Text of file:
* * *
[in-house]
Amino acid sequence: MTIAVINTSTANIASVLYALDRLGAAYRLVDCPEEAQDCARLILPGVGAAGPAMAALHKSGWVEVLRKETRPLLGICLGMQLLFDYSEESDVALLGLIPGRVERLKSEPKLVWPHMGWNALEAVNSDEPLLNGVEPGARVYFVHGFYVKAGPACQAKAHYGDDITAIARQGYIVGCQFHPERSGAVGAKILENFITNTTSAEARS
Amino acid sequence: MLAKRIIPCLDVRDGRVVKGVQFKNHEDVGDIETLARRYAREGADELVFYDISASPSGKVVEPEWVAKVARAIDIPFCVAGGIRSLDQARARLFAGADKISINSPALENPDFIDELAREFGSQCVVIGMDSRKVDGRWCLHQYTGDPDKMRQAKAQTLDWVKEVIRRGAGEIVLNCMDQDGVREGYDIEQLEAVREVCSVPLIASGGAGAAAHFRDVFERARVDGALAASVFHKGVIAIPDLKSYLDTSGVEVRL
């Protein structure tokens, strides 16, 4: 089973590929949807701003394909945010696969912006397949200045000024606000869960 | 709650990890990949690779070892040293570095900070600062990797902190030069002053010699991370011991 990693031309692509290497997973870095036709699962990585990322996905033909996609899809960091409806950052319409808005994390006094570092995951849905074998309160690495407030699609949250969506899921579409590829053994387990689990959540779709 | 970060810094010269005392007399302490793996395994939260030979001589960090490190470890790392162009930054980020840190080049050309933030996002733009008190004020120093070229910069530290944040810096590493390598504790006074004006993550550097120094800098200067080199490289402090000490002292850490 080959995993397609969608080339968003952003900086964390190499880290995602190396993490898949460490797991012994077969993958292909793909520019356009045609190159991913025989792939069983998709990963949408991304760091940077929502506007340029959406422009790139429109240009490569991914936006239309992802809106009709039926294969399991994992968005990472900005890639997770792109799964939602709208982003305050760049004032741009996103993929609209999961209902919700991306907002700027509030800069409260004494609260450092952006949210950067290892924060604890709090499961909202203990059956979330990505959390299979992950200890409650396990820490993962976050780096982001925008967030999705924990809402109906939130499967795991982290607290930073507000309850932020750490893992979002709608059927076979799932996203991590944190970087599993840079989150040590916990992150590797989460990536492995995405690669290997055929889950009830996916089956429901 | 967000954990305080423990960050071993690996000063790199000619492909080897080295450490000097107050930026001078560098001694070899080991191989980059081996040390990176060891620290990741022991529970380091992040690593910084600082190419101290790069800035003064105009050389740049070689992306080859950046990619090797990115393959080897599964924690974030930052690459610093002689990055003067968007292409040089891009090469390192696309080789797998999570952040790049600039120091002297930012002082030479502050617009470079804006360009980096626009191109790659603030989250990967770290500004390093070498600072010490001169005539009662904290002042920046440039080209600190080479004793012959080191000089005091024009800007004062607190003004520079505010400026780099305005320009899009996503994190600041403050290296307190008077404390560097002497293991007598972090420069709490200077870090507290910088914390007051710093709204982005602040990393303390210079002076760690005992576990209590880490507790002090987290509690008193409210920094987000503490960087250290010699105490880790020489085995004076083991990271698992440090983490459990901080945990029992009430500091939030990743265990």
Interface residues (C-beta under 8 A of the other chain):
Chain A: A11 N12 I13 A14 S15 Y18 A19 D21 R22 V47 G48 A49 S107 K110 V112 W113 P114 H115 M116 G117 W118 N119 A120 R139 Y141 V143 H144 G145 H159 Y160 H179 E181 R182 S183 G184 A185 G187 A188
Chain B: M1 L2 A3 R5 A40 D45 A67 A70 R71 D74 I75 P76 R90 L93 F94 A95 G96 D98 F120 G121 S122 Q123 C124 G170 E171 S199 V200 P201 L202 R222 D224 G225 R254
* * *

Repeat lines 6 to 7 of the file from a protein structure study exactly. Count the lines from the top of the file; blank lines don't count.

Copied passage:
Chain A: A11 N12 I13 A14 S15 Y18 A19 D21 R22 V47 G48 A49 S107 K110 V112 W113 P114 H115 M116 G117 W118 N119 A120 R139 Y141 V143 H144 G145 H159 Y160 H179 E181 R182 S183 G184 A185 G187 A188
Chain B: M1 L2 A3 R5 A40 D45 A67 A70 R71 D74 I75 P76 R90 L93 F94 A95 G96 D98 F120 G121 S122 Q123 C124 G170 E171 S199 V200 P201 L202 R222 D224 G225 R254